It seems as though almost anything can be considered a sport these days.
If you go online, you can find information about such sports as shin kicking, cheese rolling, egg throwing and something called sepak takraw, which is similar to volleyball accept you can’t use your arms and it is played with a ball of dried palm leaves.
If you check out today’s Big Story in the Times, you can read all about esports, which basically is competitive video game playing and which may be considered as an Olympic sports some day.
Here is another one that apparently is getting to be big: Cup stacking.
We actually have had cup stacking competitions in the Quad-Cities in recent years, and hundreds of kids from 18 different countries competed in the World Sport Stacking Championships last weekend in Orlando, Florida.
This is a sport that "challenges participants to stack specially designed cups in predetermined sequences as fast as possible, a challenge in fitness, agility, concentration and quickness."
There are individual events and team relays. From looking at the video, the competitors are amazingly quick and efficient.
I’m not sure it ever will be as big as esports or sepak takraw, but it’s sort of interesting.
Interesting comments by Pittsburgh Pirates manager Clint Hurdle this week. He started out saying that Cubs’ second baseman Javier Baez is one of the most exciting players in baseball right now because he has a flair for the dramatic and he plays with emotion.
In his next breath, Hurdle bashed Baez for angrily flipping his bat in the air following a popup.
So which is it? Do you like the fact that he plays with emotion or not?
Like him or not, Baez plays with tremendous hustle and has some of the most remarkable instincts both in the field and on the bases of any player in the game.
Yes, he occasionally shows some emotion. Then again, that’s more easily tolerated than a utility man who beats up water coolers when he’s angry or a left-fielder who gets suspended for half a season for using steroids.
We’re all accustomed to seeing the New York Yankees have one of the largest payrolls of any team in baseball, but this season the Yankees have dropped all the way to seventh place on the list of how much major league teams are paying their players.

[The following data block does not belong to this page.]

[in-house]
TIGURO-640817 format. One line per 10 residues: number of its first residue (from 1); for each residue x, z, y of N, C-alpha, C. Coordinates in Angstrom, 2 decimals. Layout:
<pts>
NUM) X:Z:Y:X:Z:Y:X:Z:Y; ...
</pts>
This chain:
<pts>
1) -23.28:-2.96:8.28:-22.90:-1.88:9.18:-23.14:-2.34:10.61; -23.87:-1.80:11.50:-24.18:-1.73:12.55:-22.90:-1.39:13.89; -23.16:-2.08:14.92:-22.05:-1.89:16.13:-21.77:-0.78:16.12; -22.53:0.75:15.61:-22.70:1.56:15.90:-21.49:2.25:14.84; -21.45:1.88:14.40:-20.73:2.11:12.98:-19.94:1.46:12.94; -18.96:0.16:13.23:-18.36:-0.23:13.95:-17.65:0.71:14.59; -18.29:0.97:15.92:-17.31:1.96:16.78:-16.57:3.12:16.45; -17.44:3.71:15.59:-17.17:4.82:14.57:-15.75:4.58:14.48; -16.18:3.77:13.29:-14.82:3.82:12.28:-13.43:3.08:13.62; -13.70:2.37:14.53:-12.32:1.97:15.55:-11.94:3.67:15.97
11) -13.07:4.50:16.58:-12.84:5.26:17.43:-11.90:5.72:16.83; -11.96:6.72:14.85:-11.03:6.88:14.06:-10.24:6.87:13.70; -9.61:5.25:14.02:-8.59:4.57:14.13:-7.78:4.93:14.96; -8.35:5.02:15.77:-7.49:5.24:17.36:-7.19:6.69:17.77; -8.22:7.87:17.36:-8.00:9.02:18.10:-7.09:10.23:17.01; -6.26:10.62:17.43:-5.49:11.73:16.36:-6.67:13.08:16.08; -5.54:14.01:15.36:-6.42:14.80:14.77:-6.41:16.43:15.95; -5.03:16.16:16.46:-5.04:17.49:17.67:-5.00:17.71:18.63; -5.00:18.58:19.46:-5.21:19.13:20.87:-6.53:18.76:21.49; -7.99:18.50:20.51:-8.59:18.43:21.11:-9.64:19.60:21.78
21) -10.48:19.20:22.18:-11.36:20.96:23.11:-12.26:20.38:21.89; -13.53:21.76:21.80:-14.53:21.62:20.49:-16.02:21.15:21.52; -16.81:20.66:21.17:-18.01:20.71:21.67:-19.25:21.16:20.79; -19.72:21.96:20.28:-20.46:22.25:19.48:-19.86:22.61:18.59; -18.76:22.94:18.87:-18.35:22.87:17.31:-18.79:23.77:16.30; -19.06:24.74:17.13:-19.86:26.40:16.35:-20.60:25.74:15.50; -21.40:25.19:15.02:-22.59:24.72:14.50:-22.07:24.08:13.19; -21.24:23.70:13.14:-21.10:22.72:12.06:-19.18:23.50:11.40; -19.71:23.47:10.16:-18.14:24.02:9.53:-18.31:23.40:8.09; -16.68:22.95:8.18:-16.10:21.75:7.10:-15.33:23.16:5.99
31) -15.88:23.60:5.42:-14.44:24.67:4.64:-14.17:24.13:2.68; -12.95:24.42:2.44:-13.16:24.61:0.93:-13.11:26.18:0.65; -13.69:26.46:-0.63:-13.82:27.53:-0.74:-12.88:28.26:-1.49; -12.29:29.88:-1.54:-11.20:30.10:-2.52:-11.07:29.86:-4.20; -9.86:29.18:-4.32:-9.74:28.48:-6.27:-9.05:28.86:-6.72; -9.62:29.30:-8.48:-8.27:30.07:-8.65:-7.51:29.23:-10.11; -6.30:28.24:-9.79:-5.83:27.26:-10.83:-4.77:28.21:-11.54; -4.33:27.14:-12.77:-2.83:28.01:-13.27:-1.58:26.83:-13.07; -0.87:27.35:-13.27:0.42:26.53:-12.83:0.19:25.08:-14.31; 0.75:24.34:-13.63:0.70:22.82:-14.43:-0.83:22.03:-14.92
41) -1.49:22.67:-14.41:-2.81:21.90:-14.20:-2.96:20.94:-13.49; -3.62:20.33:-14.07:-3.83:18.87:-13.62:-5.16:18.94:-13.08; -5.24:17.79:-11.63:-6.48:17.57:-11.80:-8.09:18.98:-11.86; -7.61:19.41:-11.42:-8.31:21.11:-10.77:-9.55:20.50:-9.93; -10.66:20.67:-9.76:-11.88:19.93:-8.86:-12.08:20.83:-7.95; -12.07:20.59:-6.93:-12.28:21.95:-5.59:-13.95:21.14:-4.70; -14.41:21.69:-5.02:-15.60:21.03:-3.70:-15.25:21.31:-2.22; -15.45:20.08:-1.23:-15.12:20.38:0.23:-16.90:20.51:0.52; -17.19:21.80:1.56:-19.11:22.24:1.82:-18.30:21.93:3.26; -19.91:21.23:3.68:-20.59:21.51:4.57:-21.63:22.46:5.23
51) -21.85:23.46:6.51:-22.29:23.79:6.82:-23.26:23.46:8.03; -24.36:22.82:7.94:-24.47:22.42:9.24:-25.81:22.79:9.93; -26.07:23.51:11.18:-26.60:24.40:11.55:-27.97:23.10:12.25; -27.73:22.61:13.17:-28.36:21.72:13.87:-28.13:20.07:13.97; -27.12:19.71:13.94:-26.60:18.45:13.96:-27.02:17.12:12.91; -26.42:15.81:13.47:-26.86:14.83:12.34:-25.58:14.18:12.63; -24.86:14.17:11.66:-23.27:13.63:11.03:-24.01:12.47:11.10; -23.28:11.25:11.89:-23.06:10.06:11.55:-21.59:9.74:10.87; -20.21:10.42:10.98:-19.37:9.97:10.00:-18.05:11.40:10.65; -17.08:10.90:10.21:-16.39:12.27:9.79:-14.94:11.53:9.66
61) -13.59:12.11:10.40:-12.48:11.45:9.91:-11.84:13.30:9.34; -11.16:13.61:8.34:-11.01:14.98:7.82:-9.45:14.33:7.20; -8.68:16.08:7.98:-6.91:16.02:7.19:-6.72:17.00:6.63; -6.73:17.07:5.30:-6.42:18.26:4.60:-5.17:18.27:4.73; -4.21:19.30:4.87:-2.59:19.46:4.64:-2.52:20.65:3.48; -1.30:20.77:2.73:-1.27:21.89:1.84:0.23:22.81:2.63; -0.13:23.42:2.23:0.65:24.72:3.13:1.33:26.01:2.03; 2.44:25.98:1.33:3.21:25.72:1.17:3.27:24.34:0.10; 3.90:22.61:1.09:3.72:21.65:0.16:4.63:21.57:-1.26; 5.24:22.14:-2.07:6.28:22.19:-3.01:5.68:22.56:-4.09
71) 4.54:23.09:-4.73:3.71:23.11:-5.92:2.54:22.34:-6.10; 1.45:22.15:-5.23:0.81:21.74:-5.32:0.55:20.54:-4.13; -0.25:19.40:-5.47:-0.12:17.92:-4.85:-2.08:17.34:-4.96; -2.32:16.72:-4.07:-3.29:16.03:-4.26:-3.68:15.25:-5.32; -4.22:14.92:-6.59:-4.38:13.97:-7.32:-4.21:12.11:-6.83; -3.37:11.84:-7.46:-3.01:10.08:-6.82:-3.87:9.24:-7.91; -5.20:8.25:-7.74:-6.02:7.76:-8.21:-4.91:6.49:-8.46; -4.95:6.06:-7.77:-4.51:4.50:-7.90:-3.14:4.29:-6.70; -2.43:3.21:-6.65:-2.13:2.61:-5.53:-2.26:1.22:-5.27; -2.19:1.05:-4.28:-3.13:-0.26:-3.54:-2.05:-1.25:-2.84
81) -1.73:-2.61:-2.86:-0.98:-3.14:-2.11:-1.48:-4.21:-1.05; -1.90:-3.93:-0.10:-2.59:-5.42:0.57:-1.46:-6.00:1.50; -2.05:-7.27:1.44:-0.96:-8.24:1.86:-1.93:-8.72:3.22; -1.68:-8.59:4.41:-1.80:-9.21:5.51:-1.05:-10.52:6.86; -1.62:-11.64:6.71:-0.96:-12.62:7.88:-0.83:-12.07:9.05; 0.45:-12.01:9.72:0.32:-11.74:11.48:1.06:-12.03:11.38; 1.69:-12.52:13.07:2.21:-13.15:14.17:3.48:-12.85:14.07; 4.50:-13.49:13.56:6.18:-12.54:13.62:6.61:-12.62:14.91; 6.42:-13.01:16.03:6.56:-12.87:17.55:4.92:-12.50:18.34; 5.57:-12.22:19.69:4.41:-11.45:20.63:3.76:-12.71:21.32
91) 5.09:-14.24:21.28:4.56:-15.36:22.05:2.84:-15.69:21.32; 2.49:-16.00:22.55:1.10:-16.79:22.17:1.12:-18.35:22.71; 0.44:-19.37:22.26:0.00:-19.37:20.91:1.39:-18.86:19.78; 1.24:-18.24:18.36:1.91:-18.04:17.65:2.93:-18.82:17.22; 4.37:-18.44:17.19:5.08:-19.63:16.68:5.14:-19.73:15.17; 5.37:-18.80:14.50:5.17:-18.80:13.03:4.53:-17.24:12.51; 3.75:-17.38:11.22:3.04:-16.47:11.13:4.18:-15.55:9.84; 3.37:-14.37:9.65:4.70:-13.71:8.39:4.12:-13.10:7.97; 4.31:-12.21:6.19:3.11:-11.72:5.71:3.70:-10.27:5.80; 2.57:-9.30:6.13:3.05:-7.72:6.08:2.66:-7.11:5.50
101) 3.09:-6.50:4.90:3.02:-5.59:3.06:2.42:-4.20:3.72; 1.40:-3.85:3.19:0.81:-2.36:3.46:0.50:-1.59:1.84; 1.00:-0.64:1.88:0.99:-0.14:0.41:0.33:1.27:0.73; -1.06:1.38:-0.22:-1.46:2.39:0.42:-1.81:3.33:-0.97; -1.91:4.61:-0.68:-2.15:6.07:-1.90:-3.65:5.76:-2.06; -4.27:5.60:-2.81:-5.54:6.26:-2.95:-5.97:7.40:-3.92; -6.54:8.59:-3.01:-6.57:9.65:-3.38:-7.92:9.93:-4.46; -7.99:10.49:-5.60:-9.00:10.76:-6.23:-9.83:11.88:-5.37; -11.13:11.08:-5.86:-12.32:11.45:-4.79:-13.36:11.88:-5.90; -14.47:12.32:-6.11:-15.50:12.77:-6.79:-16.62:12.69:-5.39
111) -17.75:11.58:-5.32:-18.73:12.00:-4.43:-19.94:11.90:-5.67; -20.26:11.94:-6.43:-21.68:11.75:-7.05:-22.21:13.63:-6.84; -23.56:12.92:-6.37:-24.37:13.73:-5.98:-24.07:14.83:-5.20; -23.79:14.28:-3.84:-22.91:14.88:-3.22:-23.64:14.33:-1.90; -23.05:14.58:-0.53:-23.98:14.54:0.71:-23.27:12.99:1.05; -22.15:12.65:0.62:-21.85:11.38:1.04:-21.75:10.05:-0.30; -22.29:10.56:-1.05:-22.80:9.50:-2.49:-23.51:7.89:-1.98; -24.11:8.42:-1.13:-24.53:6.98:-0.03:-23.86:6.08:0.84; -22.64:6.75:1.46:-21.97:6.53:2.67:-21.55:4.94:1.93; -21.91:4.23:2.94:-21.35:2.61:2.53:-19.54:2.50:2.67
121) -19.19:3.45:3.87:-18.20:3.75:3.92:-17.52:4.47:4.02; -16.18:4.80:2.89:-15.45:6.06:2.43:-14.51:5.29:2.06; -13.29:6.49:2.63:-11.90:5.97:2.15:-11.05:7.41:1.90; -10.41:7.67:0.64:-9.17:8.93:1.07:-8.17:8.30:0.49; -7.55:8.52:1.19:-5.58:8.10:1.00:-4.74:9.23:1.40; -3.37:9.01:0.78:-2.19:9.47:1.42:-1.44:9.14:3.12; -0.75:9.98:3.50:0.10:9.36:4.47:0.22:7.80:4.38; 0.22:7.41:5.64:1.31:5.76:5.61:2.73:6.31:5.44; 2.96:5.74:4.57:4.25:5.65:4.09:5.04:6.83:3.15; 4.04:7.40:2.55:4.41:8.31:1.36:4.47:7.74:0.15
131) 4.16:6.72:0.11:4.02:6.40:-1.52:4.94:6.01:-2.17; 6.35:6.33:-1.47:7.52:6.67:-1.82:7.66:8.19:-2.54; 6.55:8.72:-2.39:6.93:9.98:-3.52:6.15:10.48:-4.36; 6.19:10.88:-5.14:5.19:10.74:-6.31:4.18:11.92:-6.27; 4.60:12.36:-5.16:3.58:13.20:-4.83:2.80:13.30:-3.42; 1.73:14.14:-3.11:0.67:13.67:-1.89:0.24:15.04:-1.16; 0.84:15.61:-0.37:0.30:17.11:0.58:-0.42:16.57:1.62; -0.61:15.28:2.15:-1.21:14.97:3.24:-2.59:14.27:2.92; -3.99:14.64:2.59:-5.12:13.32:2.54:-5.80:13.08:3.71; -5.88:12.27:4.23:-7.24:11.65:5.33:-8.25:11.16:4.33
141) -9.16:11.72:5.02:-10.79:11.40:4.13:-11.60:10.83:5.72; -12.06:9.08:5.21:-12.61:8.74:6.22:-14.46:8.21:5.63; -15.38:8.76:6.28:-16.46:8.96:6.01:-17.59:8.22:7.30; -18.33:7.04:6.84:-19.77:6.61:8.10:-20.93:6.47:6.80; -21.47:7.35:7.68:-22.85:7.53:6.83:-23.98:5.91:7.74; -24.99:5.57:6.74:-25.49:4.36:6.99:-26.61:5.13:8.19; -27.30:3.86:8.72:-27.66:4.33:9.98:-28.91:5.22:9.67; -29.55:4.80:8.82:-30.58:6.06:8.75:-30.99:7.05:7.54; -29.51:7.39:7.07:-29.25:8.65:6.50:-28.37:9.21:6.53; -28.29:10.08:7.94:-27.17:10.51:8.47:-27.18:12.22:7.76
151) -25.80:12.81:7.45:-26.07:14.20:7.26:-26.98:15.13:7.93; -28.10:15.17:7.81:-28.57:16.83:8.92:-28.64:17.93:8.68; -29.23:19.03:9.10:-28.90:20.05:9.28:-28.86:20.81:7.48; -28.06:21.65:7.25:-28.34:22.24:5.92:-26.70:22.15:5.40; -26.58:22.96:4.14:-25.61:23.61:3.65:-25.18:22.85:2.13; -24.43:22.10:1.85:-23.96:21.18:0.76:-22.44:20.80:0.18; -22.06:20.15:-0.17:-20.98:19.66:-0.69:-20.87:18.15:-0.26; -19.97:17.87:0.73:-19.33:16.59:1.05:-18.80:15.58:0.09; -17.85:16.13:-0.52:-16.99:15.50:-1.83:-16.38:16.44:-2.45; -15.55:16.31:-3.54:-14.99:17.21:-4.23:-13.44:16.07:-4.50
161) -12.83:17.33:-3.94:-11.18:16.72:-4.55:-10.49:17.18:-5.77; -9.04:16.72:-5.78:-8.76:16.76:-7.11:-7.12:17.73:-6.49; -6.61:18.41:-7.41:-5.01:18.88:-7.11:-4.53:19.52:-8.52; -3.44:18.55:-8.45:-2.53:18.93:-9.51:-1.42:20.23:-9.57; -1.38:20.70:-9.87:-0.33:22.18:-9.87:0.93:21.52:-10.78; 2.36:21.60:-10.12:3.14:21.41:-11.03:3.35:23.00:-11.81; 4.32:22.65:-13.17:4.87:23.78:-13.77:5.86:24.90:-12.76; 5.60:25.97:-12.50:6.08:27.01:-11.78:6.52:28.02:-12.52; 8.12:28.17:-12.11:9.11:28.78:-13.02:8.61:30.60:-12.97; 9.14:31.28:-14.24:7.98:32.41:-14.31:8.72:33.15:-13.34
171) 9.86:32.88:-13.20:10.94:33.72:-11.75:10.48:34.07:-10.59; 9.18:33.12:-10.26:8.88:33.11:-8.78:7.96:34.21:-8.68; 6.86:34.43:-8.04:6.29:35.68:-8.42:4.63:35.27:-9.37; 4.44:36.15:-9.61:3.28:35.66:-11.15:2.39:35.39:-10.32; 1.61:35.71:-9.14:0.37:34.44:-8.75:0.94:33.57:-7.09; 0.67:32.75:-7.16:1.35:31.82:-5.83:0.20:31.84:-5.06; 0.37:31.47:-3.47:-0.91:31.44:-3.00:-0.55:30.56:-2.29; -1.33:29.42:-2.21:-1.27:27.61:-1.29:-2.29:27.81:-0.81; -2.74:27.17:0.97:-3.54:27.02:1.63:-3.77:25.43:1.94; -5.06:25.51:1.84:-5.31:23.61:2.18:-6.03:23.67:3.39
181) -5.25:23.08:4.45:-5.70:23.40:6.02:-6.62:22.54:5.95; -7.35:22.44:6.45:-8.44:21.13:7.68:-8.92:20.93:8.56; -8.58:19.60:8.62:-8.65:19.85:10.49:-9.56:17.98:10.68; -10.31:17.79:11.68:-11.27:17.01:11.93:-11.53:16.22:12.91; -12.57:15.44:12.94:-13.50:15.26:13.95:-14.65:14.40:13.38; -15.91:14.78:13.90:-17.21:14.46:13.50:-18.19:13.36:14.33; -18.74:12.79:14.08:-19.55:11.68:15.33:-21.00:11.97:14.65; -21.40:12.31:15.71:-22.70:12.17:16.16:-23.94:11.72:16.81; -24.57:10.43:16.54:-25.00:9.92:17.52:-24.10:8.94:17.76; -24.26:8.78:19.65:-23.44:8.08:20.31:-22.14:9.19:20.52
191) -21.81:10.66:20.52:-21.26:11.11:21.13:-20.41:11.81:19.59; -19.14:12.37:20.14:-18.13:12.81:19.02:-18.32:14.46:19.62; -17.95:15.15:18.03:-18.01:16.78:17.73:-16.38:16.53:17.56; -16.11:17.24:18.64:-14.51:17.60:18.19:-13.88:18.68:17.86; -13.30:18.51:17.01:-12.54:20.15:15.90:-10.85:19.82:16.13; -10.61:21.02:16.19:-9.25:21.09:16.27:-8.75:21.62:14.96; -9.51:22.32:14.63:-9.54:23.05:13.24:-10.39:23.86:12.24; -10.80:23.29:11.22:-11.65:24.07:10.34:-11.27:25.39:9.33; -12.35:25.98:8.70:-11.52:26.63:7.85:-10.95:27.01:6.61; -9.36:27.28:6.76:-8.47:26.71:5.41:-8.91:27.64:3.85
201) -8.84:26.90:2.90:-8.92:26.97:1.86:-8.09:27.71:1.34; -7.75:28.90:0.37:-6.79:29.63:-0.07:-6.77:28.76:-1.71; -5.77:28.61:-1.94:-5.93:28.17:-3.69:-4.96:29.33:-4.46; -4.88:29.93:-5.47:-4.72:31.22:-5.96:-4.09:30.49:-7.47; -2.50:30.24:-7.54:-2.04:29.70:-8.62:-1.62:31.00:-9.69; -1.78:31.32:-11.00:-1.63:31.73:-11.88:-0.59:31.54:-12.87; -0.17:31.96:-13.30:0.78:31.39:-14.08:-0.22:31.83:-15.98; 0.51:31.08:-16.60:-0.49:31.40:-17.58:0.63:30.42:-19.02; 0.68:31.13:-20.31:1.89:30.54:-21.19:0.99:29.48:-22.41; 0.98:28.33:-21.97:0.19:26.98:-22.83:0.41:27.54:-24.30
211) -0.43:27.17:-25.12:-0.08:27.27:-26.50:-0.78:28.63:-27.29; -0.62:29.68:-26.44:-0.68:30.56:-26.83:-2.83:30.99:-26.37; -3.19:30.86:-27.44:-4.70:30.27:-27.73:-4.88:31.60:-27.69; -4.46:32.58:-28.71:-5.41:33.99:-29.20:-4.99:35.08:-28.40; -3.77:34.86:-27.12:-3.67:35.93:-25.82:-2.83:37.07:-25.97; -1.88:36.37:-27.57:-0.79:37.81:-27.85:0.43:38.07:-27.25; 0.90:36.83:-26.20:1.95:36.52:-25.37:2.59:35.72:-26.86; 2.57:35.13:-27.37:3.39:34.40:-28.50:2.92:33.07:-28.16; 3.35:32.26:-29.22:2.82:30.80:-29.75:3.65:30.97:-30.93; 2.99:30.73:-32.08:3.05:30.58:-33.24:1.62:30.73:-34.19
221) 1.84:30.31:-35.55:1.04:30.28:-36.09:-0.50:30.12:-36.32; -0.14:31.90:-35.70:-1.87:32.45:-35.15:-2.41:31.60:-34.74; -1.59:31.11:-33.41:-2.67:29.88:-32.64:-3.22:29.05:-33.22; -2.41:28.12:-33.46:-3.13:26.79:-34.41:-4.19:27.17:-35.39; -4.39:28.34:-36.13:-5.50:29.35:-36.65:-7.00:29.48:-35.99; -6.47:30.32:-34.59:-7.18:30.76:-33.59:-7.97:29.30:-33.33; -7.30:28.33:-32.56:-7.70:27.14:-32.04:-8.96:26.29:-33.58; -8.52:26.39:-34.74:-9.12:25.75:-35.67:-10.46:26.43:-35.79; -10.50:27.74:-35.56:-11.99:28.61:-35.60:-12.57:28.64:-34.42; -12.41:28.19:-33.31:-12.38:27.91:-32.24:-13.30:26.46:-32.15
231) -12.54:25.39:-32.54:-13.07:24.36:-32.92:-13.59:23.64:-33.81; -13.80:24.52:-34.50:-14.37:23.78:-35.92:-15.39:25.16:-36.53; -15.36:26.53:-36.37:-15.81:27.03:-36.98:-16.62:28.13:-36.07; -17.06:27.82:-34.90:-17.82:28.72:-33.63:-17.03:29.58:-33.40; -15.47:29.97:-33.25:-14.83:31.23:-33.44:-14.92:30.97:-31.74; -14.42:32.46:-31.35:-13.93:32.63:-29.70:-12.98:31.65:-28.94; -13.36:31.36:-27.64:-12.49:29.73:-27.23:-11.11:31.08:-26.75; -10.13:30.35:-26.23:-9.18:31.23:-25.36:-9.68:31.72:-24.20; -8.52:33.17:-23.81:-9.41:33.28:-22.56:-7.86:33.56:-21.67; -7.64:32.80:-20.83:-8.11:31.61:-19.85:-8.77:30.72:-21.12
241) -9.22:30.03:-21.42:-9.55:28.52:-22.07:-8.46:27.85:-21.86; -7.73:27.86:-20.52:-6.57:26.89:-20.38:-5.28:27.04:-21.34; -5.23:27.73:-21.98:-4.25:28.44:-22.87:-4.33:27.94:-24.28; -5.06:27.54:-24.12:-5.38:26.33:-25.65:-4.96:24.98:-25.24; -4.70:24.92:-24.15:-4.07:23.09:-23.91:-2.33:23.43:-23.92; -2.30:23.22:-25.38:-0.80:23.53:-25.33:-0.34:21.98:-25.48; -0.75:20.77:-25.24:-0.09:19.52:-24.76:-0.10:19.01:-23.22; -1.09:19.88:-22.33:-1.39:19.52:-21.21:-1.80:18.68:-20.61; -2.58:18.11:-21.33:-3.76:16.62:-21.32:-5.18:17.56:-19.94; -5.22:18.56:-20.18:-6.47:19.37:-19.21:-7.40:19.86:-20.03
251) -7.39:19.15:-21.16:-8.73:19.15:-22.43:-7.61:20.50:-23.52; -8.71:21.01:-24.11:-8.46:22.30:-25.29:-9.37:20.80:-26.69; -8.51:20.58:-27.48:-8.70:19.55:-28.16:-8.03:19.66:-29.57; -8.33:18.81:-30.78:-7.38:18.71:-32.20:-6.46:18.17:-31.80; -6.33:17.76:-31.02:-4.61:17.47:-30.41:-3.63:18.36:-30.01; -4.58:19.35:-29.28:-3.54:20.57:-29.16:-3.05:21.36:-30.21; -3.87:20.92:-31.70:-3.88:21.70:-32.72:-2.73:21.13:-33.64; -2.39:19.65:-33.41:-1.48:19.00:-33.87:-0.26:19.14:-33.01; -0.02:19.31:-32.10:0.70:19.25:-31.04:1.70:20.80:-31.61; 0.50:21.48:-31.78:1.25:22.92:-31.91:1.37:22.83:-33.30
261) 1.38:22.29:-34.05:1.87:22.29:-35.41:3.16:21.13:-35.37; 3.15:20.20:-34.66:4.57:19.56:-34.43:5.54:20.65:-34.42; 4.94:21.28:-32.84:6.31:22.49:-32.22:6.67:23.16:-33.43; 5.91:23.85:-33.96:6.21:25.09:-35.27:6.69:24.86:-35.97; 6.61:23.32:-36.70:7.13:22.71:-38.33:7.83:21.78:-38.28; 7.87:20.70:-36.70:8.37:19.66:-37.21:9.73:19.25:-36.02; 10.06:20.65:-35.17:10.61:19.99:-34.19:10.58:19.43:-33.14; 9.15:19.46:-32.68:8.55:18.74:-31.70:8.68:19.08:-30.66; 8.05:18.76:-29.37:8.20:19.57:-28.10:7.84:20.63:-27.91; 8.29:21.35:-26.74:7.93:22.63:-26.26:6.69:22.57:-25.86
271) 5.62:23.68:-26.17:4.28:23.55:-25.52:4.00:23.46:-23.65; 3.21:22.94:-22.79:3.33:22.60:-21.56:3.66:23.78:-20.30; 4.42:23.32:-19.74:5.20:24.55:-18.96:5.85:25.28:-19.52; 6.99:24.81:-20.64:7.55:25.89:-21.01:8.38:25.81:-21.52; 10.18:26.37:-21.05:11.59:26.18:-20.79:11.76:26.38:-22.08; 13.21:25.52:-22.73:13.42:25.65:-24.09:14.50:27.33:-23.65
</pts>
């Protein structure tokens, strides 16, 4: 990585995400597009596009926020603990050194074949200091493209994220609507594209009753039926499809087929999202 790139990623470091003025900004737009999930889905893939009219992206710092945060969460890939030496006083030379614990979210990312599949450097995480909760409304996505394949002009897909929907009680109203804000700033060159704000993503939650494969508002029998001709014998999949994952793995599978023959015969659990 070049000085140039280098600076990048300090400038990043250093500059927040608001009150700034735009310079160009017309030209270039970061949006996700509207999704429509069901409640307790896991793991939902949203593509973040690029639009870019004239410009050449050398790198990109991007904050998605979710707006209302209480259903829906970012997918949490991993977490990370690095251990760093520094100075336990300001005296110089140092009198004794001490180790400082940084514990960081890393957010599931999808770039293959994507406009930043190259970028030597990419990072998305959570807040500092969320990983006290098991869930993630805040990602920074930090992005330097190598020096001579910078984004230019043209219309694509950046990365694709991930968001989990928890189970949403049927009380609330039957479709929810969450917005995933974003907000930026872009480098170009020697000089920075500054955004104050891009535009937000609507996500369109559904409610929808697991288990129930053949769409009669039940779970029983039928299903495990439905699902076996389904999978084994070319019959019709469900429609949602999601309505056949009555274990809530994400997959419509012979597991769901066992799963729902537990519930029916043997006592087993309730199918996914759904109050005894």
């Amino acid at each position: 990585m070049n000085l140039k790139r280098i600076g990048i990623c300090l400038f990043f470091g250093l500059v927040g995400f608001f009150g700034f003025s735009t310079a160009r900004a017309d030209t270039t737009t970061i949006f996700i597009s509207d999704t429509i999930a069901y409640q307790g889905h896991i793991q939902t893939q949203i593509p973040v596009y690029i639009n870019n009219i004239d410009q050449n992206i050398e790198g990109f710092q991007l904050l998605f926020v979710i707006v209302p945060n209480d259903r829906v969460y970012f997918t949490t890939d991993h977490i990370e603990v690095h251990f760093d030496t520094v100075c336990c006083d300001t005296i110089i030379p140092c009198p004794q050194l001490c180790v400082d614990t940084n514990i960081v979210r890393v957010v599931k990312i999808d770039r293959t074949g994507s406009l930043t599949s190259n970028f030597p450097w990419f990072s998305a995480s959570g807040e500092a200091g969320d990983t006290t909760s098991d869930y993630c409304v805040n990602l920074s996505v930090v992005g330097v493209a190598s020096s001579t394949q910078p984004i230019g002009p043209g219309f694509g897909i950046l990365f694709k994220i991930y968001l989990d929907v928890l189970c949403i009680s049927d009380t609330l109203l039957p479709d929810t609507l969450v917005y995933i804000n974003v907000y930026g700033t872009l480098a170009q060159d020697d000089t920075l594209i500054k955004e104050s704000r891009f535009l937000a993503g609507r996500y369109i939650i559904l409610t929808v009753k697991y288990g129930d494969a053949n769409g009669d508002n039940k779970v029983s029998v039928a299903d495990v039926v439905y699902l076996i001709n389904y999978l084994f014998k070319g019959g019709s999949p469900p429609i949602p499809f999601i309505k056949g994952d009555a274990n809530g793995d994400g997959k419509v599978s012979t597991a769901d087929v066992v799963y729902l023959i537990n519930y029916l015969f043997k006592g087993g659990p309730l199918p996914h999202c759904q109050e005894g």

Their payroll of $167 million is their smallest since 2003.
The Boston Red Sox are No. 1 with a payroll of $223 million, followed by the Giants ($203 million), Cubs ($183 million), Dodgers ($180 million), Nationals ($180 million) and Angels ($170 million).
While the Cubs and Giants are near the top of the list, their municipal neighbors are at the bottom. The White Sox and Oakland A’s are tied for having the smallest payrolls at a paltry $71 million.
The University of Iowa sent out a news release Friday proudly proclaiming that it spent only $1,744,997 to send its football team, band and official party to the New Era Pinstripe Bowl last season.
It was budgeted $2,225,000 for the trip by the Big Ten so it came away with a surplus of $480,003.
Still, it doesn’t sound like the Hawkeyes cut a lot of corners. According to the breakdown, they spent $307,679 on airfare for the team and staff and another $272,373 on air transportation for the 260-member marching band. Lodging and meals just for the football team came to $707,639.
Here is something you don’t see every day: An American basketball player named David Simon got kicked out of the Korean Basketball League for being too tall.
Seriously, this happened. The league recently passed a rule that foreign-born players cannot play in the league if they are taller than two meters. That would be 6 feet, 6.74 inches for those of you who are metrically challenged. The rules also stipulate that if a KBL team has two overseas players, one of them must be shorter than 6-1.
The 35-year-old Simon, who is established as one of the stars of the league, has always been listed at 6-9 but apparently is closer to being 6-7. Either way, he doesn’t qualify.
Simon shouldn’t have any problem landing somewhere else. Since his college career at Indiana-Purdue-Fort Wayne, he has played professionally in the Philippines, Kazakhstan, France, Bulgaria, Serbia and with several other Korean teams. There still are a few corners of the globe he hasn’t checked out yet.